Liquid water is one of the most important ingredients for the emergence of life as we know it on Earth. Researchers of the ORIGINS Cluster from the fields of astrophysics, astrochemistry and biochemistry have now determined in a novel, interdisciplinary collaboration the necessary properties that allow moons around free-floating planets to retain liquid water for a sufficiently long time and thus enable life.
The study is published in the International Journal of Astrobiology.
For the emergence of life on Earth, liquid water was a crucial component. Since only one planet is known so far to have given rise to life, the scientists assume that also elsewhere the presence of liquid water plays a pivotal role in the chemical evolution that can lead to the emergence of life.
In and outside our solar system, the habitable zone defines an annular region around the central star in which planets are neither too hot nor too cold for liquid water. Moons can also be habitable—even if they belong to planets beyond the habitable zone. In that case, however, they must have a heat source other than stellar heat, such as changing tidal forces. Indeed, Saturn’s moon Enceladus has an ocean of liquid water hidden beneath its ice crust thanks to tidal heating.
Moons around free-floating planets can be habitable
The discovery of dozens of free-flying planets (FFPs) in our galaxy has changed our understanding of the early evolution of planetary systems and theories of planet formation. These lonely wanderers were probably ejected from their planetary systems by dynamic instabilities and thus no longer have a parent star. However, if they have moons in tight orbits, they can gravitationally bind them. This works best for Jupiter-like planets with Earth-sized moons. In this way, new, unexpected places emerge where life could form.
In a previous study of liquid water on moons of starless planets, researchers from the ORIGINS cluster demonstrated that Earth-sized moons around Jupiter-like planets may indeed have liquid water. Their results suggested that the amount of water possible on the lunar surfaces is only a fraction of the total volume of all terrestrial oceans, which is still a hundred times the water content of Earth’s atmosphere. This amount is already enough to enable the chemical processes that can lead to life. Local wet-dry cycles (evaporation and condensation), as recently shown in a study of the first stages in the evolution by ORIGINS scientists, provide the necessary chemical complexity that could promote the accumulation of molecules and the polymerization of RNA.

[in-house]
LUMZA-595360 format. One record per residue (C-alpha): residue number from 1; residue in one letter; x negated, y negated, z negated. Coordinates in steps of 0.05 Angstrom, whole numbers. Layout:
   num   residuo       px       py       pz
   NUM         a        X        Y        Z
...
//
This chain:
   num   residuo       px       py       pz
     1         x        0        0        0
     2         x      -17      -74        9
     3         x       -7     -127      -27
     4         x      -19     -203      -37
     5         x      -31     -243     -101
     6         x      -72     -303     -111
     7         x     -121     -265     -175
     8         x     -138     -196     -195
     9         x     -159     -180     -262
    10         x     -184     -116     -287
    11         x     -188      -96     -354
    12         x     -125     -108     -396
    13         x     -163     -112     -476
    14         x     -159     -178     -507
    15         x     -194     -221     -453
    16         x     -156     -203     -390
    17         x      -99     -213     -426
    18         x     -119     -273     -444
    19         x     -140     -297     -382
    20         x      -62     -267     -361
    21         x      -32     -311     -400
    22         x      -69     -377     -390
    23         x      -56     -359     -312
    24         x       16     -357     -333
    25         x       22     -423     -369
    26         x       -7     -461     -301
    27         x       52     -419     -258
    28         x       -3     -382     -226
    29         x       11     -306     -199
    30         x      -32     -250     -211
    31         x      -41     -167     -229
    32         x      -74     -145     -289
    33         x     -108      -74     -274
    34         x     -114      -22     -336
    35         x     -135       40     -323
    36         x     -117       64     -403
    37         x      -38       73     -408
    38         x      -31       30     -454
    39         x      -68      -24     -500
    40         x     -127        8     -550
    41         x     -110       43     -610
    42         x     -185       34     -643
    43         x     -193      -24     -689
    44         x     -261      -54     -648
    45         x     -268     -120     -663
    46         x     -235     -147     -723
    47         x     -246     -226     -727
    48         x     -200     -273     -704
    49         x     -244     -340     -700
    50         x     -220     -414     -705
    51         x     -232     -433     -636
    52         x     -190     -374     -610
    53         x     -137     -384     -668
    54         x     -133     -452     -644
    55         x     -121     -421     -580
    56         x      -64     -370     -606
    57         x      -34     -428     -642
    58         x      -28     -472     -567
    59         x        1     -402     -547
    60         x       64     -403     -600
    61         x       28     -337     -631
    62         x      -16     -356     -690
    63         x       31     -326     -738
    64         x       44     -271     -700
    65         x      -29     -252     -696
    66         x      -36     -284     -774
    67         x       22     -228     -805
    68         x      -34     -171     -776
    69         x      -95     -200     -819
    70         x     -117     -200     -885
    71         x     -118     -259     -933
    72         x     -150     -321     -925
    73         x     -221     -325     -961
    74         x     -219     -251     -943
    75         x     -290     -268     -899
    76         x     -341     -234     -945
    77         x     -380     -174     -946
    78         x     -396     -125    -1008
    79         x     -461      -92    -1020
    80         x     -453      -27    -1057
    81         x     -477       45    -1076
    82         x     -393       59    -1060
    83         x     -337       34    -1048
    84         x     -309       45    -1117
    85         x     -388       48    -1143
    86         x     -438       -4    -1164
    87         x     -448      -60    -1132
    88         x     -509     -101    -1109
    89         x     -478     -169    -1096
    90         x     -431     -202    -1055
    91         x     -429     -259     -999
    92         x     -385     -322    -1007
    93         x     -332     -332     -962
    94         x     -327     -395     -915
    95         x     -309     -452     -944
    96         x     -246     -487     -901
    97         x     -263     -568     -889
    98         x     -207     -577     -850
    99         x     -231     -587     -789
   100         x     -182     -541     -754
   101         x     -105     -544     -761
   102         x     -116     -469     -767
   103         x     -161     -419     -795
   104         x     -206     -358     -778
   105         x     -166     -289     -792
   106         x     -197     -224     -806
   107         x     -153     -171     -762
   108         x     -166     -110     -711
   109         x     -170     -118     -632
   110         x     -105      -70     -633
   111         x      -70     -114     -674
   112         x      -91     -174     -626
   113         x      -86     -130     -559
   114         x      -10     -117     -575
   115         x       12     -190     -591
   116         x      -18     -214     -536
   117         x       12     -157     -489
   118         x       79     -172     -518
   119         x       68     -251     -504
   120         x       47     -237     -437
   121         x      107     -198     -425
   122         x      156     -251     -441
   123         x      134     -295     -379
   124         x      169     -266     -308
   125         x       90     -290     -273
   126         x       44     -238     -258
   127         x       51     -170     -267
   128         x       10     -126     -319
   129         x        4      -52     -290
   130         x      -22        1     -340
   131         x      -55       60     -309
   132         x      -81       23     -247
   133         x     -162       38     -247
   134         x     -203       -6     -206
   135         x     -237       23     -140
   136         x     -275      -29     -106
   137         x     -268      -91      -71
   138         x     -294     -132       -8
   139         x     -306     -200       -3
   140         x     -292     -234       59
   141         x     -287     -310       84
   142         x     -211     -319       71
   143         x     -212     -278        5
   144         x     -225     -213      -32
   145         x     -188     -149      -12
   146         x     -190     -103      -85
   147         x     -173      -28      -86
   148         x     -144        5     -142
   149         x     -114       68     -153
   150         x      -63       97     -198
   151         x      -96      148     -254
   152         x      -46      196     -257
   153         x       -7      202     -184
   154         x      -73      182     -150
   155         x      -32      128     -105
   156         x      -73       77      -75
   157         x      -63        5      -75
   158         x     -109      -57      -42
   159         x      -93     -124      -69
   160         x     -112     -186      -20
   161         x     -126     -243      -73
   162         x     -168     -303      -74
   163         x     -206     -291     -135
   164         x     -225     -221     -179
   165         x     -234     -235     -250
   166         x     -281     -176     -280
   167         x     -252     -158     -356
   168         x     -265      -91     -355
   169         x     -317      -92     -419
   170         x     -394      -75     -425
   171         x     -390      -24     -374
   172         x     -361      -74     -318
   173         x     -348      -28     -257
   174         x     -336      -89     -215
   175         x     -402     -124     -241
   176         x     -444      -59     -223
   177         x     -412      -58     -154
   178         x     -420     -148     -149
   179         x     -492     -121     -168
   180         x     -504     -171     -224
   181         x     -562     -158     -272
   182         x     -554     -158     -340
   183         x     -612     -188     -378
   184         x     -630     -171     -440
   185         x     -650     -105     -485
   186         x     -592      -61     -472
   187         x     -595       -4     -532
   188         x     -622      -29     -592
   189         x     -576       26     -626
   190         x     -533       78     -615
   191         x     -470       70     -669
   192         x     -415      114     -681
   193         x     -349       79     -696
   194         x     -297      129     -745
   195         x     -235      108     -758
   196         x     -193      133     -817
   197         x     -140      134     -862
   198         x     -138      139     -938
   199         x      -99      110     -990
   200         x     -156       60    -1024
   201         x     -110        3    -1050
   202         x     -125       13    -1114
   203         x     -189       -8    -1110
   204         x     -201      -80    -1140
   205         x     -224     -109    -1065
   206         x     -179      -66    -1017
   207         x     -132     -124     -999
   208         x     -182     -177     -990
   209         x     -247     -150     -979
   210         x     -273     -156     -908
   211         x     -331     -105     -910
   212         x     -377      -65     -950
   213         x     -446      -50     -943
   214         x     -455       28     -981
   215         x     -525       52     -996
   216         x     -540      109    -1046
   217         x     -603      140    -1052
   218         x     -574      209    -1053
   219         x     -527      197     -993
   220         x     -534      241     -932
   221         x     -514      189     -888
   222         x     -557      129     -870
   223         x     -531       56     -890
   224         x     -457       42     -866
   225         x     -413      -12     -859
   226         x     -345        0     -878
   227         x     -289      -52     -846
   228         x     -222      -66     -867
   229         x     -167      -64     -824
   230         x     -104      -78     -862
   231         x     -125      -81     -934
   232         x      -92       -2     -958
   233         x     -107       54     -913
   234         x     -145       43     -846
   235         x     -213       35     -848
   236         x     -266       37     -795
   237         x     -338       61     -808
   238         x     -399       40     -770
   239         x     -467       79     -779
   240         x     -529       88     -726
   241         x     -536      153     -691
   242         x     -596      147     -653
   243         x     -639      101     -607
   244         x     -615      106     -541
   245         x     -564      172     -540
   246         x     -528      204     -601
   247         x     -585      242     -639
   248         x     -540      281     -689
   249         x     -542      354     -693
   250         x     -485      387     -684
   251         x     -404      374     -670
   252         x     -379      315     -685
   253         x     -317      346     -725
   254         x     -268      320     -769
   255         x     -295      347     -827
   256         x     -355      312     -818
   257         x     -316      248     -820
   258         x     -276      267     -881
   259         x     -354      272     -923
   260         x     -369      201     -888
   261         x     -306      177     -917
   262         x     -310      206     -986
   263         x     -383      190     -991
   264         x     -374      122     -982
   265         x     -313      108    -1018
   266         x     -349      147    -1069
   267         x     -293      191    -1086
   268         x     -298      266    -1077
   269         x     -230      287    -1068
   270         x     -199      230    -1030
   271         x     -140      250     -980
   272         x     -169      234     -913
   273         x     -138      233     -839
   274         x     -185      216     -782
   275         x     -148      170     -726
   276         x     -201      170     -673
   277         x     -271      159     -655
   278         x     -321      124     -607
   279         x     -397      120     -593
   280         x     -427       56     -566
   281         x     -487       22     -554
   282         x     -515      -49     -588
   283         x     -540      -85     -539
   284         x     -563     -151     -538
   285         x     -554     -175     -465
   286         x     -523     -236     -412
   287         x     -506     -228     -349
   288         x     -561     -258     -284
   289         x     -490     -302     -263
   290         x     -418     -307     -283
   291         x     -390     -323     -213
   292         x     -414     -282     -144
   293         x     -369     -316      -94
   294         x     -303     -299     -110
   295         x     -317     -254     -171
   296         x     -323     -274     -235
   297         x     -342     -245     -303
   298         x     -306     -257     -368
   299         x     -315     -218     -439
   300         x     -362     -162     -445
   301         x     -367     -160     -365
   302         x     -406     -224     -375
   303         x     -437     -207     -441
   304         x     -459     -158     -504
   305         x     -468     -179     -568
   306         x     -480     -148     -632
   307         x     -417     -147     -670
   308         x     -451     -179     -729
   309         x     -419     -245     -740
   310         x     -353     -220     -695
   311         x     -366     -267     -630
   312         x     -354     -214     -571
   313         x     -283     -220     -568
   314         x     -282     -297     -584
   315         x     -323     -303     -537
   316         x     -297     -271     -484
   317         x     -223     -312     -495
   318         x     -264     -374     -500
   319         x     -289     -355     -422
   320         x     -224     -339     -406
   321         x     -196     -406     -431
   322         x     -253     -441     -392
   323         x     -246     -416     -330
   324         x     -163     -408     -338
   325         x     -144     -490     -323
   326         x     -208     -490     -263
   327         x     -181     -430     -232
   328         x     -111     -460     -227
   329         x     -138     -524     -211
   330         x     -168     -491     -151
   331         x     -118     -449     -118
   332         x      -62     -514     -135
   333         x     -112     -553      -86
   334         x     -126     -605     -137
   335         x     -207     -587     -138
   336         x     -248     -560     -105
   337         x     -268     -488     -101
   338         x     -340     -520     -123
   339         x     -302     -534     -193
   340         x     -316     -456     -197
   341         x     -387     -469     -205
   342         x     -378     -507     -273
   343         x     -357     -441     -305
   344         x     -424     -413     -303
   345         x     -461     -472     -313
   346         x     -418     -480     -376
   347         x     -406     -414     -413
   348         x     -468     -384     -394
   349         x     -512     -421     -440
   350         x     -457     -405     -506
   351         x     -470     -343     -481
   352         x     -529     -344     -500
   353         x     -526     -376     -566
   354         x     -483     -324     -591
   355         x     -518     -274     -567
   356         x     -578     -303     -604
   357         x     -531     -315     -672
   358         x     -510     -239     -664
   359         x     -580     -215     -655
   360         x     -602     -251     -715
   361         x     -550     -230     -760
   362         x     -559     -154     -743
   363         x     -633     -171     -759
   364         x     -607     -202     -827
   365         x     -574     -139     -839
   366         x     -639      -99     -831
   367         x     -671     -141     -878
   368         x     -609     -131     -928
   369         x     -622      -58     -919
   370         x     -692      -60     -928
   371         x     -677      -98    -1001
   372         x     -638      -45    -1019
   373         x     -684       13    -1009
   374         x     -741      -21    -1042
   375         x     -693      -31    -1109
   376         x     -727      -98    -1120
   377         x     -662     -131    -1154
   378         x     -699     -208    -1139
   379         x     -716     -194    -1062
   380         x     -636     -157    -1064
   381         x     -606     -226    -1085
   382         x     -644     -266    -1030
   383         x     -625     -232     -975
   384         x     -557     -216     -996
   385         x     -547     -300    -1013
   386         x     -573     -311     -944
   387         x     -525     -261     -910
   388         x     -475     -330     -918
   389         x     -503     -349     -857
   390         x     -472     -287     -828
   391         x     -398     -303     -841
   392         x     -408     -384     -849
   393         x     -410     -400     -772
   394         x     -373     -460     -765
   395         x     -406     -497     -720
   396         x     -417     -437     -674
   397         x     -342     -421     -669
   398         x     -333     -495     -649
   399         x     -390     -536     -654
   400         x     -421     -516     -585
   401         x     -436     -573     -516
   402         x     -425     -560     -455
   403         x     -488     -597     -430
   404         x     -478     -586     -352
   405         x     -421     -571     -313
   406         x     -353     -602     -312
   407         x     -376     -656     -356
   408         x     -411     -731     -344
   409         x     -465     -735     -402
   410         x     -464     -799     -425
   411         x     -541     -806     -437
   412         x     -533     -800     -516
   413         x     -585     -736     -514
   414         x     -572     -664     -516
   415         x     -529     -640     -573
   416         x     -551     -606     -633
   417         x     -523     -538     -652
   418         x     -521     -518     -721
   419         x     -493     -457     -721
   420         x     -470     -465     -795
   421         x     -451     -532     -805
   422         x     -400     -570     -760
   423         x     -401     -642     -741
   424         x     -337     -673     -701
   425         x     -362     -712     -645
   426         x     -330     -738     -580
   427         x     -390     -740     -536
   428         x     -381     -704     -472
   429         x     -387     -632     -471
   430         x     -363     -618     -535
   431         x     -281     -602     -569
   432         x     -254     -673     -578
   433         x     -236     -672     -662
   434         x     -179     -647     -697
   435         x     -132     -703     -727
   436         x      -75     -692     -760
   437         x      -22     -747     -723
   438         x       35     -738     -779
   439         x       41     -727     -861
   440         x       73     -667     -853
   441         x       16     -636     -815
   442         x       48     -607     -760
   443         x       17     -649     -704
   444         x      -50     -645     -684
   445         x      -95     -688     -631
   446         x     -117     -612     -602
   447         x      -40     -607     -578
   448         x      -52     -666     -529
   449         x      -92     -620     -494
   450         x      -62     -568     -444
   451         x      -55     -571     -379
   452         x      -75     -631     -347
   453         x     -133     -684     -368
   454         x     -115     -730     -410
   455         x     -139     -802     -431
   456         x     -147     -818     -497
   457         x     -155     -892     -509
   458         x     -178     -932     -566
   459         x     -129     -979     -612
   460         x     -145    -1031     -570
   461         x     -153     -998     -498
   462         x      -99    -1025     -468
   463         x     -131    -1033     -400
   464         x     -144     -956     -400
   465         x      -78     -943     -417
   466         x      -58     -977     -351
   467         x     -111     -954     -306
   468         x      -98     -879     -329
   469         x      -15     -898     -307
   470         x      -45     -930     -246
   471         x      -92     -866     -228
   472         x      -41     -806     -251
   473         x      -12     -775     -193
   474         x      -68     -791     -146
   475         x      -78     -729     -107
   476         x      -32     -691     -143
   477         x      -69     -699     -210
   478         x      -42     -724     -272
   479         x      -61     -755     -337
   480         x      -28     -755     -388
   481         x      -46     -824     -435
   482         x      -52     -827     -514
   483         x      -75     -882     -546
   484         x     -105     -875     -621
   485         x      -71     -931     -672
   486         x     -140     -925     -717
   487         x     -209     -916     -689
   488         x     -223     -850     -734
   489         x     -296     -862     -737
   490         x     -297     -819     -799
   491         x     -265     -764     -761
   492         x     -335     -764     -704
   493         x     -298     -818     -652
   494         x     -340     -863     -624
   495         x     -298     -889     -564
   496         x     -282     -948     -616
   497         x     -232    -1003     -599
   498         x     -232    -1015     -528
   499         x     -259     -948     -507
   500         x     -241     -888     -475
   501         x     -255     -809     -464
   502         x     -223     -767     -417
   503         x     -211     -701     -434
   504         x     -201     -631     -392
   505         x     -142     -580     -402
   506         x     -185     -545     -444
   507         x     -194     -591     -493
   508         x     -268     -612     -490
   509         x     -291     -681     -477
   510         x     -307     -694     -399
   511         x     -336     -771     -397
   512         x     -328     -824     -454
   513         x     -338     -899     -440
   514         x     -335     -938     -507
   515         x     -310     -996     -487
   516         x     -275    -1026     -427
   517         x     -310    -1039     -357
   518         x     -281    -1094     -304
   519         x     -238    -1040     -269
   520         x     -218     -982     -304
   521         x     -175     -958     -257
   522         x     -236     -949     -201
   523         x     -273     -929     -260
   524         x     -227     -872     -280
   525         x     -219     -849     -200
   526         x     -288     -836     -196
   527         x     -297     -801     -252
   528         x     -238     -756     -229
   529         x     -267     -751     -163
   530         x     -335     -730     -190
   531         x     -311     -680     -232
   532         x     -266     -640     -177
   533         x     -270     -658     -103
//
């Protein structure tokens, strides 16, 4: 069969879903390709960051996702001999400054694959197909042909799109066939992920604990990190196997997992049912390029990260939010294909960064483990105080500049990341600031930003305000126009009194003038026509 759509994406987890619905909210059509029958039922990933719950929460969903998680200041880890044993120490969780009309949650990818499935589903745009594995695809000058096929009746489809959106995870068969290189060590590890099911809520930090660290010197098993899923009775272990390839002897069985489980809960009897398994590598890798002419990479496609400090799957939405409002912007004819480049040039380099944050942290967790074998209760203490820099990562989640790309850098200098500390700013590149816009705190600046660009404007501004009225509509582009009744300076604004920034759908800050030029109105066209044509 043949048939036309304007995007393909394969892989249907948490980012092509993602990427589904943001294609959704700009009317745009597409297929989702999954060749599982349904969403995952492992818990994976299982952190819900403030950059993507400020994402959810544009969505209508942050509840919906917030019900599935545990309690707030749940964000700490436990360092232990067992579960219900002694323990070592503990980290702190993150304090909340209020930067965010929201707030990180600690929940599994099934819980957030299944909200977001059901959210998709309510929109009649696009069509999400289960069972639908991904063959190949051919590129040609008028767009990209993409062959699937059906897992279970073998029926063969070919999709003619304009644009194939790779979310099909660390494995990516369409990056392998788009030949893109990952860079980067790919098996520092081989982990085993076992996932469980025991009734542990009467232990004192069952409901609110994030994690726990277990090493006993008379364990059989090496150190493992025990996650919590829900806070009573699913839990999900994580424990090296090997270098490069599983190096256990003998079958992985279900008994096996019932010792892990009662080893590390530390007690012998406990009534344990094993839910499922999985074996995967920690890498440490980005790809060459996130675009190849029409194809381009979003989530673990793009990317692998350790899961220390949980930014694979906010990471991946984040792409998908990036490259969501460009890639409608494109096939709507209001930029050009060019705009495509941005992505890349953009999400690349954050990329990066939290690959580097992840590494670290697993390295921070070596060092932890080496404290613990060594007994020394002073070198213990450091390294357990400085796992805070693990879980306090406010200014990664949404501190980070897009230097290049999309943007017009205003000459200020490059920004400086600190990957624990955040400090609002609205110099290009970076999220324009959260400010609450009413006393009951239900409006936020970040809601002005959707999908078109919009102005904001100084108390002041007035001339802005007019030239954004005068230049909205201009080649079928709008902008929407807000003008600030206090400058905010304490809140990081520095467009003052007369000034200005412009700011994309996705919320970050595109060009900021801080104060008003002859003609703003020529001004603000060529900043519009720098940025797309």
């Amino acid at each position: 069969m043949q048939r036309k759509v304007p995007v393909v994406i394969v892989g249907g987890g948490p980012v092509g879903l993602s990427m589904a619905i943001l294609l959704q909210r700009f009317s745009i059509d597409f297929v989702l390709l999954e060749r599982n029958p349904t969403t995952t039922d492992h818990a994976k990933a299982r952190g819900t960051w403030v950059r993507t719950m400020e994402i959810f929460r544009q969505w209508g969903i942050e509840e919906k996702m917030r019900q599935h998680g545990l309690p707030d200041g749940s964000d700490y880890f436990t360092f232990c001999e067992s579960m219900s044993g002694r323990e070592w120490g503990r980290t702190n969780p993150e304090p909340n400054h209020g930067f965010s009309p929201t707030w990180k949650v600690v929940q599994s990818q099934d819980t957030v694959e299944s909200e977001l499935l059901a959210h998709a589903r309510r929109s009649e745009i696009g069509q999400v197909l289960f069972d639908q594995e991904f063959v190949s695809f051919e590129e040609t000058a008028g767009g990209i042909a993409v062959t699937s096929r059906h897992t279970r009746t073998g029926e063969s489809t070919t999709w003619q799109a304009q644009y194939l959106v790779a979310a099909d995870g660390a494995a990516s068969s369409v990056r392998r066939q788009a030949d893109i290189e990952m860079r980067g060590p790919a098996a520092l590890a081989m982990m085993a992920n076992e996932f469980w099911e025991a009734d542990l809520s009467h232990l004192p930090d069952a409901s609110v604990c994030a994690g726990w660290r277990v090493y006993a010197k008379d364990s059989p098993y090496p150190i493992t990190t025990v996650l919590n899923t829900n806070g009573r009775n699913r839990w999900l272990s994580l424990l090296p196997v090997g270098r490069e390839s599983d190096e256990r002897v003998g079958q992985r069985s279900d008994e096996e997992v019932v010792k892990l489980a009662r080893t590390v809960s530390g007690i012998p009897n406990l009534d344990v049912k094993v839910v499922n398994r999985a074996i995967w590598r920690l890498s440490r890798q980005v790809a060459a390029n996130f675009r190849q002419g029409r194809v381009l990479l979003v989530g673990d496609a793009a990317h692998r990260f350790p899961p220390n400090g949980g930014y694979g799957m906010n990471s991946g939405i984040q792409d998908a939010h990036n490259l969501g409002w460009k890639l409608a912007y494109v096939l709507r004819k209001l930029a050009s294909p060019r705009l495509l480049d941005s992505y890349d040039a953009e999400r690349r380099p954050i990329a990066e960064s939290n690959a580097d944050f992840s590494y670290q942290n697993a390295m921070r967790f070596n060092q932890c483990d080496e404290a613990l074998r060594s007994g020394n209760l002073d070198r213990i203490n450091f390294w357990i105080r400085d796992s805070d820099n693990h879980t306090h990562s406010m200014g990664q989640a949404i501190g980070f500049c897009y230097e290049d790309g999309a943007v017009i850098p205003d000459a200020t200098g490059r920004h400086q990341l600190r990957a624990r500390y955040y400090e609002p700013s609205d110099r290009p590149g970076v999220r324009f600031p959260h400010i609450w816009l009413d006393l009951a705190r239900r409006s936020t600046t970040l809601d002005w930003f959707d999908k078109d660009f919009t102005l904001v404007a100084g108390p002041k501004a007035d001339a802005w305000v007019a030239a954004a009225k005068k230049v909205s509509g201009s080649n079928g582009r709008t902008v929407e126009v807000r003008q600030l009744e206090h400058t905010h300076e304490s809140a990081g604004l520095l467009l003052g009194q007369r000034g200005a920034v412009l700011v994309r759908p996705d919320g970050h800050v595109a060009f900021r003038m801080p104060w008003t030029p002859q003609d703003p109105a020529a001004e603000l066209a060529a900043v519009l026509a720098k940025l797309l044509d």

Astrophysics meets biochemistry
The orbit of exomoons around FFPs becomes less eccentric and thus more circular over time. This reduces the tidal forces and thus the heating efficiency. In a unique collaboration, Ph.D. student Giulia Roccetti (ESO, previously a Master’s student at LMU), under the guidance of ORIGINS scientists, Prof. Barbara Ercolano (LMU, Astrophysics), Dr. Karan Molaverdikhani (LMU), Dr. Tommaso Grassi (MPE, Astrochemistry) and Prof. Dieter Braun (LMU, Biochemistry), developed a new, realistic model that can calculate the evolution of lunar orbits over long timescales. These are timescales of several billion years, as required for the evolution of life.
“In this way,” Giulia Roccetti explains, “we found that exomoons with small orbital radii not only have the best chance of surviving their planet’s ejection from its planetary system, but also remain eccentric for the longest period of time and thus can optimally produce tidal heat.” In addition, dense atmospheres favor the preservation of liquid water. In summary, Earth-sized moons with Venus-like atmospheres in close orbits around their orphan planets are interesting new candidates for habitable worlds.
Read more at Phys.org